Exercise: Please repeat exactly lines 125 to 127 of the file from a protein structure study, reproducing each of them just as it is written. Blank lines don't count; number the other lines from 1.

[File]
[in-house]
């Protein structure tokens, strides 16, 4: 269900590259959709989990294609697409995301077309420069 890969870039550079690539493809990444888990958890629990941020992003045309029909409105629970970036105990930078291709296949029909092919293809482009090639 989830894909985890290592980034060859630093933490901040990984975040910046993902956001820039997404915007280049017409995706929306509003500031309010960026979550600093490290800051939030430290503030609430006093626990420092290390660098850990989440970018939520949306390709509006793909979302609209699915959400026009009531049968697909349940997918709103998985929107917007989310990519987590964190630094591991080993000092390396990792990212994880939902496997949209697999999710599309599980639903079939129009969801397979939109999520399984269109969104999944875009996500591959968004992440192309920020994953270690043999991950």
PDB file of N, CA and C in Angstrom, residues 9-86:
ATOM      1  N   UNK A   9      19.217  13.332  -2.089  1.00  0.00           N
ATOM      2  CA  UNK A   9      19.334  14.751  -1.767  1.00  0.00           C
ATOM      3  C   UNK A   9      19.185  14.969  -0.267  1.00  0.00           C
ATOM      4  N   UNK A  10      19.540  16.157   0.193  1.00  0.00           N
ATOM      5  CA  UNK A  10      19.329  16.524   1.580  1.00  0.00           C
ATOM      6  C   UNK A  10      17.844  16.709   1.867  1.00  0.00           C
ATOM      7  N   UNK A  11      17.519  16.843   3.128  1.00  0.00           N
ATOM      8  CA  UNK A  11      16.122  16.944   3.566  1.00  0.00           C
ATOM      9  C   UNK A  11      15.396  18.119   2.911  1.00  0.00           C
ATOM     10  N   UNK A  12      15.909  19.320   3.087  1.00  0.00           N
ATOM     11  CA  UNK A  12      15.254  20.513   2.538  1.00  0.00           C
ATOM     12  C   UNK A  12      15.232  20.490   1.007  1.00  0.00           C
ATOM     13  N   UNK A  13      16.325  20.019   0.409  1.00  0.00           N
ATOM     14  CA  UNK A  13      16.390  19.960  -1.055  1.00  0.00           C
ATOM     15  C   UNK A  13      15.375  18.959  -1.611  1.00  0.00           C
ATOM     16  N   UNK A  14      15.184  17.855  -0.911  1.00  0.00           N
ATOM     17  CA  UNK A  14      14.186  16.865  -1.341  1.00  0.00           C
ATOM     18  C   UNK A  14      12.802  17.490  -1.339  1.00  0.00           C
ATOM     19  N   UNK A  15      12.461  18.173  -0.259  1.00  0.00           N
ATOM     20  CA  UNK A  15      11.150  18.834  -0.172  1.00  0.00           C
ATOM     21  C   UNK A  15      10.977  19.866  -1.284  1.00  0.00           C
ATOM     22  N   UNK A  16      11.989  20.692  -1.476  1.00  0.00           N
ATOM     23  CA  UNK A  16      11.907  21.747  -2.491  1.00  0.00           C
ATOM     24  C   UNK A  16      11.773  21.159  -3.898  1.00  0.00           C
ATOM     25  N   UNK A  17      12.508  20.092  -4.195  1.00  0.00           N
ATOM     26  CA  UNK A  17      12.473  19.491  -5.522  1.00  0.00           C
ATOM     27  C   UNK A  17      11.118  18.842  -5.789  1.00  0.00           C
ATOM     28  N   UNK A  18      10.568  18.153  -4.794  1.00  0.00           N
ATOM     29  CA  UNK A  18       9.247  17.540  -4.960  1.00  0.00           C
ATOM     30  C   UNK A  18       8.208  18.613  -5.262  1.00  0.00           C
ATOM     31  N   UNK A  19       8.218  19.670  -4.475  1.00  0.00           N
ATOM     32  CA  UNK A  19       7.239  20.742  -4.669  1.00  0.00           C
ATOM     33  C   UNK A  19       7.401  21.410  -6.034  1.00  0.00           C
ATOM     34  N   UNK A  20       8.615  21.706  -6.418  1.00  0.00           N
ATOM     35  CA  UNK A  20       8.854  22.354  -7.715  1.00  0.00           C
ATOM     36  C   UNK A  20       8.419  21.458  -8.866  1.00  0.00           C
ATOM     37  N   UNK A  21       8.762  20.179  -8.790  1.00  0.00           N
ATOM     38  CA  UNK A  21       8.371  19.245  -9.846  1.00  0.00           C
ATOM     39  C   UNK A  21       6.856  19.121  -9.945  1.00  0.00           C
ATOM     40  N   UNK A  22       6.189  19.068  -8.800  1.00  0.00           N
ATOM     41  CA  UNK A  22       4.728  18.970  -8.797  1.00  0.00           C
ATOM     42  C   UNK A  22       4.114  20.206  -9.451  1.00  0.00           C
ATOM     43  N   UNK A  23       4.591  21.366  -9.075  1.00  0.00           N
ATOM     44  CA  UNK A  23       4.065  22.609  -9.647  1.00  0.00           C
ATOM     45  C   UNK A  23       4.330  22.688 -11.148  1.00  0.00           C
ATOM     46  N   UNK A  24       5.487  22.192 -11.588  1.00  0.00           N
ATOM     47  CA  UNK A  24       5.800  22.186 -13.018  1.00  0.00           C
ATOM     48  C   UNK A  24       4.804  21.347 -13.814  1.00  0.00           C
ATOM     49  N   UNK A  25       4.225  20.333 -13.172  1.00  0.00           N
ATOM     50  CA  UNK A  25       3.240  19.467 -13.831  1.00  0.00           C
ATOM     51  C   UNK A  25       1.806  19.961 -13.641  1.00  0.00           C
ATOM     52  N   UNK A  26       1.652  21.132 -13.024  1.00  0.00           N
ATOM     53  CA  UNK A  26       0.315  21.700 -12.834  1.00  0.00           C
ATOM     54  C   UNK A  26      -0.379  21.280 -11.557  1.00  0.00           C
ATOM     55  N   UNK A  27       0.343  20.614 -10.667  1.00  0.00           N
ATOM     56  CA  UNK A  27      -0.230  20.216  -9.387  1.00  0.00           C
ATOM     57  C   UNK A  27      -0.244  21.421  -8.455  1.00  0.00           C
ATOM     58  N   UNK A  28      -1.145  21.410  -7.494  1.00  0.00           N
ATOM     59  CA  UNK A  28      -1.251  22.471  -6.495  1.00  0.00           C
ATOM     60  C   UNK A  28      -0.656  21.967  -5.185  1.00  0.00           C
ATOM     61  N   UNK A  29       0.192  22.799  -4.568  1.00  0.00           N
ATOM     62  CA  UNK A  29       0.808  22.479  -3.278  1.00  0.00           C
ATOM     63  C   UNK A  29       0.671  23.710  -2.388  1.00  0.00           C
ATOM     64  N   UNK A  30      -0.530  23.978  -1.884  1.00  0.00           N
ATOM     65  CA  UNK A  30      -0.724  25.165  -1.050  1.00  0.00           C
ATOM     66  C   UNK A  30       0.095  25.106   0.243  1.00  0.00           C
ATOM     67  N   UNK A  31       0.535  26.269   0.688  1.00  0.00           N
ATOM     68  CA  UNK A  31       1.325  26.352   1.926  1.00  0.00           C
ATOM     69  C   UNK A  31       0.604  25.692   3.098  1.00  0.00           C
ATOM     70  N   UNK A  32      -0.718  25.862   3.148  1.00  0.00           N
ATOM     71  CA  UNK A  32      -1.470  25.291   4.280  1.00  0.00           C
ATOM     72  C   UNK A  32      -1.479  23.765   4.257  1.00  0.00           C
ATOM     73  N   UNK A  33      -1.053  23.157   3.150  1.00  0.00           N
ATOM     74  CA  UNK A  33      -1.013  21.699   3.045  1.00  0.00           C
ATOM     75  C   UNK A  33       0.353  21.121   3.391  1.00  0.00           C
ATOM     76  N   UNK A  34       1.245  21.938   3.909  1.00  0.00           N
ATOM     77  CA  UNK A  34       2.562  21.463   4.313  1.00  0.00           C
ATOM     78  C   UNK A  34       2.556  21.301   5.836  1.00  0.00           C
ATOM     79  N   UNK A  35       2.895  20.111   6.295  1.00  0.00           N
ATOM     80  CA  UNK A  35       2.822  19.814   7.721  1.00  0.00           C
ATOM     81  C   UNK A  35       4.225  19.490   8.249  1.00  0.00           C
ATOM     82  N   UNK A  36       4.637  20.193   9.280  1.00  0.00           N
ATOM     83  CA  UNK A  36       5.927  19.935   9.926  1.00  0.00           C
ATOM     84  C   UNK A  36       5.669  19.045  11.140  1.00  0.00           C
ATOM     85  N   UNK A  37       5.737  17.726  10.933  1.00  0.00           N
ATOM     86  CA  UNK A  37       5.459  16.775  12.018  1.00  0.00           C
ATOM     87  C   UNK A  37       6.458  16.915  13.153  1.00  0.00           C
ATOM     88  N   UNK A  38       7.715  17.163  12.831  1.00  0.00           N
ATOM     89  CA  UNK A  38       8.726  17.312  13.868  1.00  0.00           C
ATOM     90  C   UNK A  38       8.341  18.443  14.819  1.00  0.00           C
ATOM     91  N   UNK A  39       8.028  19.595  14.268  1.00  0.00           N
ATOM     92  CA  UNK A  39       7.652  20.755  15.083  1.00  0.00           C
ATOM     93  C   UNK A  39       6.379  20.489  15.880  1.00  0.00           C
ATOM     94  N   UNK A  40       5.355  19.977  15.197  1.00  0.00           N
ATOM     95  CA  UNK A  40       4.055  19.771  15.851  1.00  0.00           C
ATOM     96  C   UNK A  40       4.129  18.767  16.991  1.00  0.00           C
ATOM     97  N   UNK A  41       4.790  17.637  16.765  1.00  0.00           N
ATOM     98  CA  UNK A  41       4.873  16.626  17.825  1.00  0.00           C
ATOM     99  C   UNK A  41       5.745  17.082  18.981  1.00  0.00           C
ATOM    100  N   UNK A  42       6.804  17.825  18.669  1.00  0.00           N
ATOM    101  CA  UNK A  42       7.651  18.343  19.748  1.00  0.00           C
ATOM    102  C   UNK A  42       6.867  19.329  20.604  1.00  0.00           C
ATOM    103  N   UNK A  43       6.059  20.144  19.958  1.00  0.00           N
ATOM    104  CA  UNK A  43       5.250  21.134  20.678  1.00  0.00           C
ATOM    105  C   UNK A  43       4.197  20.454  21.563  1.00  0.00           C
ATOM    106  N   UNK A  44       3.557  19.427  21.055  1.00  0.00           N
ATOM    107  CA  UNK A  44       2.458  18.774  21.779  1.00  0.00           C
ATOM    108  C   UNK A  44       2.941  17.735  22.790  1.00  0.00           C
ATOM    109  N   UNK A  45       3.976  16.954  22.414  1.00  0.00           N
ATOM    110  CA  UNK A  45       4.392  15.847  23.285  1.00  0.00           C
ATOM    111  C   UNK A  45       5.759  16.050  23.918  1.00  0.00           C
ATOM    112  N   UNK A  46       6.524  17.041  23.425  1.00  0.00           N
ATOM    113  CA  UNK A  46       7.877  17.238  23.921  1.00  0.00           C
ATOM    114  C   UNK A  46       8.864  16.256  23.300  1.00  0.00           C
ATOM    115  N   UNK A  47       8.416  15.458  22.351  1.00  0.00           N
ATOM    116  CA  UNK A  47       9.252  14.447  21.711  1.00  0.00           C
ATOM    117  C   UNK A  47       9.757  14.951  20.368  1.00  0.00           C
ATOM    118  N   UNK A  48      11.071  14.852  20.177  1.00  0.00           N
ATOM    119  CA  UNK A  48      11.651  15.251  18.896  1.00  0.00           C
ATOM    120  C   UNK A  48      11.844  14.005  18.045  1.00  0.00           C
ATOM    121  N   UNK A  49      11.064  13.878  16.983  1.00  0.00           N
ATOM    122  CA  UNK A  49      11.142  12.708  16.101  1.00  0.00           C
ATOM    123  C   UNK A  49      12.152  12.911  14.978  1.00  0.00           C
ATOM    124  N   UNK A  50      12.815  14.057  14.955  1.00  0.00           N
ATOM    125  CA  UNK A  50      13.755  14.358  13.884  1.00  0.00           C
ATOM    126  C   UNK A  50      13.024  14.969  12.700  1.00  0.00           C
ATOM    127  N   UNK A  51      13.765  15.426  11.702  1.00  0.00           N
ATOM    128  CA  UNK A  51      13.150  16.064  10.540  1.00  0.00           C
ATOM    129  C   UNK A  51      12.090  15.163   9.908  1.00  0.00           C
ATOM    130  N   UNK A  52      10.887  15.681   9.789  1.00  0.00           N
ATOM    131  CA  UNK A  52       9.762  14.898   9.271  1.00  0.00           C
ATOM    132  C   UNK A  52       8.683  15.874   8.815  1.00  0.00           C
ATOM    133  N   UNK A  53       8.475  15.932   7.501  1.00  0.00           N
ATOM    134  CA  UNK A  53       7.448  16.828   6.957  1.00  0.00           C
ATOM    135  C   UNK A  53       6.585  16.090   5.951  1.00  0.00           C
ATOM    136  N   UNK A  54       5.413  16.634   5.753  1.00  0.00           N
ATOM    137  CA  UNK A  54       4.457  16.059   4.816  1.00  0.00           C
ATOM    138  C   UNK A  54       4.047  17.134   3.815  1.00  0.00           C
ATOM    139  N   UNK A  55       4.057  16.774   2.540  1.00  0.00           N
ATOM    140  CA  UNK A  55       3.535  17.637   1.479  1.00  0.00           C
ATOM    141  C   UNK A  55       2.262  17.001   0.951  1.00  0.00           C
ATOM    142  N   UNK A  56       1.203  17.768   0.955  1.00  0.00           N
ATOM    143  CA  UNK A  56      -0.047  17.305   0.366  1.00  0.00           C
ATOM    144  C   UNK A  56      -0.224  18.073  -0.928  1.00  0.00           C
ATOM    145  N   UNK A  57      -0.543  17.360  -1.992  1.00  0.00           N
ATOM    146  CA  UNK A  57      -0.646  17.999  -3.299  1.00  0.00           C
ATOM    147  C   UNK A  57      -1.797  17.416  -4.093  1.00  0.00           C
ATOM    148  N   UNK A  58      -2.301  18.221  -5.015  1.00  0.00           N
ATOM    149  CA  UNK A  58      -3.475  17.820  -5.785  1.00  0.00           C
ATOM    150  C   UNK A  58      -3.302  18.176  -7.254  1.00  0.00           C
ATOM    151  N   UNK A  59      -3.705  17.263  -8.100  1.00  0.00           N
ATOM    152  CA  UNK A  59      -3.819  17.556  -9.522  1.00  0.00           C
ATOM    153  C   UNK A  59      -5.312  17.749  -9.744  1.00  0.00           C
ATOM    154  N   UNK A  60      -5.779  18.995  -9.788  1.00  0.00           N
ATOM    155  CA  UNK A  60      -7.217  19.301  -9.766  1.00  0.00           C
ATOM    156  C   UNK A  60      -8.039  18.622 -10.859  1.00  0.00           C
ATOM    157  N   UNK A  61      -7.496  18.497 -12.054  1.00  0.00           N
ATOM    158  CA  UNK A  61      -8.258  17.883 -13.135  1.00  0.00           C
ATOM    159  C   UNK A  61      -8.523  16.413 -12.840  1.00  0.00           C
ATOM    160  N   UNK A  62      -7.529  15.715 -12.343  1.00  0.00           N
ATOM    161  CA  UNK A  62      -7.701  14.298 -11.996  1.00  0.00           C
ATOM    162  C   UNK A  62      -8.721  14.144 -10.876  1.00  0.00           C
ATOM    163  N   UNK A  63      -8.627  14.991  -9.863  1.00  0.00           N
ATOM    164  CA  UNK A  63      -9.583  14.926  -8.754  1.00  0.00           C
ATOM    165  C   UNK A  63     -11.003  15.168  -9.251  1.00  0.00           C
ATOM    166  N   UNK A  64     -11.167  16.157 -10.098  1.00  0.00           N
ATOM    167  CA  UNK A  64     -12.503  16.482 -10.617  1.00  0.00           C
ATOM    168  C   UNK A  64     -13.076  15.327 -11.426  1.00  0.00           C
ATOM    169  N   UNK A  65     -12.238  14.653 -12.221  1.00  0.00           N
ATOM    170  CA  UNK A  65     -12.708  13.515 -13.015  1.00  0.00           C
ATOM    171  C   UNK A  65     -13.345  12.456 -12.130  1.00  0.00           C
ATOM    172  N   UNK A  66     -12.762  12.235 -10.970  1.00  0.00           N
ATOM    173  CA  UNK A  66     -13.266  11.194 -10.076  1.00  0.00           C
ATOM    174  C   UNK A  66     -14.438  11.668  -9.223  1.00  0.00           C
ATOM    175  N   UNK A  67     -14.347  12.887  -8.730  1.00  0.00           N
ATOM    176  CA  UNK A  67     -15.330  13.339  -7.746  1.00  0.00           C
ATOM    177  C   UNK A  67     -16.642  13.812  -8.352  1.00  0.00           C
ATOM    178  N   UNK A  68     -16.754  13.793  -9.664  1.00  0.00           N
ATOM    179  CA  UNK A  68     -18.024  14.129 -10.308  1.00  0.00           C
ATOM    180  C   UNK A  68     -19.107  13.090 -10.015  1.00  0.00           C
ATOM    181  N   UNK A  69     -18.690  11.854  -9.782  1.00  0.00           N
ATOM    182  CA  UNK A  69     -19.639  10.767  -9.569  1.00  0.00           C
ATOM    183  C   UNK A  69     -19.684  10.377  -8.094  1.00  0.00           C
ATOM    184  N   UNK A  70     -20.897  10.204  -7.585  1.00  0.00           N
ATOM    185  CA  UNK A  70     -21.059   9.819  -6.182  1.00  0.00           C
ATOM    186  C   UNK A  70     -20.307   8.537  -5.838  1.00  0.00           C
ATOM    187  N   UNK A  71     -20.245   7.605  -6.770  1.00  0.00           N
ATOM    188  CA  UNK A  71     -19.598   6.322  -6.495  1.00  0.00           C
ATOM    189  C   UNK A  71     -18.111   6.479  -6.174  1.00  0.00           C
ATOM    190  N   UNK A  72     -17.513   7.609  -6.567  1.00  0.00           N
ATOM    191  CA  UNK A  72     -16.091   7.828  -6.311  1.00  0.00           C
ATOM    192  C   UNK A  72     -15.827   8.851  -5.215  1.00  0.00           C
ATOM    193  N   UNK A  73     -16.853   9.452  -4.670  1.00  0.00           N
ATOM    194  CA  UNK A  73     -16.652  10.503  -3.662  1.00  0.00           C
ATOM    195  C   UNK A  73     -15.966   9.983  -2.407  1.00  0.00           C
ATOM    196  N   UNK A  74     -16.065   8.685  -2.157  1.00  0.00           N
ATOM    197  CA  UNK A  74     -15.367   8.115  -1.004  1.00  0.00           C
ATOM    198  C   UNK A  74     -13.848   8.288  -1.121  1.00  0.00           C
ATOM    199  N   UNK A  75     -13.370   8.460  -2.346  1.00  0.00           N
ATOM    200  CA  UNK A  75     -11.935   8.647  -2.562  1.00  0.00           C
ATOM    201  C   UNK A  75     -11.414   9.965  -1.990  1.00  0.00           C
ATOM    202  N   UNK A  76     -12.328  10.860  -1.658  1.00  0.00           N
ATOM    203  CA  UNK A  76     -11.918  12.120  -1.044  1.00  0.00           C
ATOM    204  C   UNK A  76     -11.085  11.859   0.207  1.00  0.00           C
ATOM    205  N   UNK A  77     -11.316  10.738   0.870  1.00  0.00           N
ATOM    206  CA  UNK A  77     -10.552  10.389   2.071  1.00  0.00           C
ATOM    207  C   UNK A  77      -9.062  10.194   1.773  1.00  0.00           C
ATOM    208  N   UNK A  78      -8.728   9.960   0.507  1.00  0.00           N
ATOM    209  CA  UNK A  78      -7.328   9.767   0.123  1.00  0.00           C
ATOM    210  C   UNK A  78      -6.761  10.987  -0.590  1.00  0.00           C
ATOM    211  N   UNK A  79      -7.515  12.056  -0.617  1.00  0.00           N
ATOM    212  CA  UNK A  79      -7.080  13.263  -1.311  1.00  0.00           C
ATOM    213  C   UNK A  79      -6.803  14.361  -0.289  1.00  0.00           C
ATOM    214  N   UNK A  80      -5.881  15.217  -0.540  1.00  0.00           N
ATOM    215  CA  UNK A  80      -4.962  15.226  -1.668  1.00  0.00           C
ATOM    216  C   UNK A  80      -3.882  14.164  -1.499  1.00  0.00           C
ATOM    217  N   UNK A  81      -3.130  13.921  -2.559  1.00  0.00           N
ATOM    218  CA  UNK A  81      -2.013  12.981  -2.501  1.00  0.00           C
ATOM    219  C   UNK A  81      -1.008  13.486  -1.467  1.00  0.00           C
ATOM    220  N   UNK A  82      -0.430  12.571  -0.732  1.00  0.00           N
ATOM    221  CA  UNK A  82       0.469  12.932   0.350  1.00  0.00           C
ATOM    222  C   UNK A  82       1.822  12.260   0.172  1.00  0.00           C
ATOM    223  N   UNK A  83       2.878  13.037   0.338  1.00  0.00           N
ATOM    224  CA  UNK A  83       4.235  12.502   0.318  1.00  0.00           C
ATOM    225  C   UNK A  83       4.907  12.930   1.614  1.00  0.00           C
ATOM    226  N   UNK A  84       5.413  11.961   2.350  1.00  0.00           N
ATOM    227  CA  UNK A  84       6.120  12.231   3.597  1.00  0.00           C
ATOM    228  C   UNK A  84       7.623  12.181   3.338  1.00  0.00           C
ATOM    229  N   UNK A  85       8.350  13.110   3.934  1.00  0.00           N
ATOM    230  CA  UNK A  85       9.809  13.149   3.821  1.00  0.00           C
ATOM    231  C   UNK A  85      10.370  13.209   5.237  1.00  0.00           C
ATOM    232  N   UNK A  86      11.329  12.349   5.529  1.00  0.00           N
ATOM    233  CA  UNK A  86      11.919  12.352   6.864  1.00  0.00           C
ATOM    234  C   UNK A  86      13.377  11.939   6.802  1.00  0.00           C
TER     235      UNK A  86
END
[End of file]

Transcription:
ATOM    122  CA  UNK A  49      11.142  12.708  16.101  1.00  0.00           C
ATOM    123  C   UNK A  49      12.152  12.911  14.978  1.00  0.00           C
ATOM    124  N   UNK A  50      12.815  14.057  14.955  1.00  0.00           N